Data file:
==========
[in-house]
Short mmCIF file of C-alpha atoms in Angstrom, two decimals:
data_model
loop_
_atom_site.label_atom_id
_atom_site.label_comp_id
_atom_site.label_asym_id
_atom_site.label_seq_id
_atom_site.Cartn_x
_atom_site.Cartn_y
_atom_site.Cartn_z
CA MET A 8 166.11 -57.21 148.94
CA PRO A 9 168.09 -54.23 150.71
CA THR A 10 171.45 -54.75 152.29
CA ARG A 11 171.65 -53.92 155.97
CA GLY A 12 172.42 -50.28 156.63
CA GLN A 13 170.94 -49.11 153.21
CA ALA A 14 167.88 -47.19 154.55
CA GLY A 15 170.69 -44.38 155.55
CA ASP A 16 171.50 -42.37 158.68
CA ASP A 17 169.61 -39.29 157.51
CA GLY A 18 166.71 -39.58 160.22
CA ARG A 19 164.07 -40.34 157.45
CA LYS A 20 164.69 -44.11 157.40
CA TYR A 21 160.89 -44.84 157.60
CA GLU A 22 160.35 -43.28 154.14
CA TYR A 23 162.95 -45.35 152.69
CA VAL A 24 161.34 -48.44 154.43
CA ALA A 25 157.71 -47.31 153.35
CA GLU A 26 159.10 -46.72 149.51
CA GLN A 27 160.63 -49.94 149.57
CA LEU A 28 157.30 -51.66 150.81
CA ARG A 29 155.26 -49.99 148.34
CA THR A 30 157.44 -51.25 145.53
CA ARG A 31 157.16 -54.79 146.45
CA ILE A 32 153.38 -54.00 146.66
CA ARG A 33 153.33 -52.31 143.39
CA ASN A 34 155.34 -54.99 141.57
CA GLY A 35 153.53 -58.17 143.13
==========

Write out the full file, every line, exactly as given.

[in-house]
Short mmCIF file of C-alpha atoms in Angstrom, two decimals:
data_model
loop_
_atom_site.label_atom_id
_atom_site.label_comp_id
_atom_site.label_asym_id
_atom_site.label_seq_id
_atom_site.Cartn_x
_atom_site.Cartn_y
_atom_site.Cartn_z
CA MET A 8 166.11 -57.21 148.94
CA PRO A 9 168.09 -54.23 150.71
CA THR A 10 171.45 -54.75 152.29
CA ARG A 11 171.65 -53.92 155.97
CA GLY A 12 172.42 -50.28 156.63
CA GLN A 13 170.94 -49.11 153.21
CA ALA A 14 167.88 -47.19 154.55
CA GLY A 15 170.69 -44.38 155.55
CA ASP A 16 171.50 -42.37 158.68
CA ASP A 17 169.61 -39.29 157.51
CA GLY A 18 166.71 -39.58 160.22
CA ARG A 19 164.07 -40.34 157.45
CA LYS A 20 164.69 -44.11 157.40
CA TYR A 21 160.89 -44.84 157.60
CA GLU A 22 160.35 -43.28 154.14
CA TYR A 23 162.95 -45.35 152.69
CA VAL A 24 161.34 -48.44 154.43
CA ALA A 25 157.71 -47.31 153.35
CA GLU A 26 159.10 -46.72 149.51
CA GLN A 27 160.63 -49.94 149.57
CA LEU A 28 157.30 -51.66 150.81
CA ARG A 29 155.26 -49.99 148.34
CA THR A 30 157.44 -51.25 145.53
CA ARG A 31 157.16 -54.79 146.45
CA ILE A 32 153.38 -54.00 146.66
CA ARG A 33 153.33 -52.31 143.39
CA ASN A 34 155.34 -54.99 141.57
CA GLY A 35 153.53 -58.17 143.13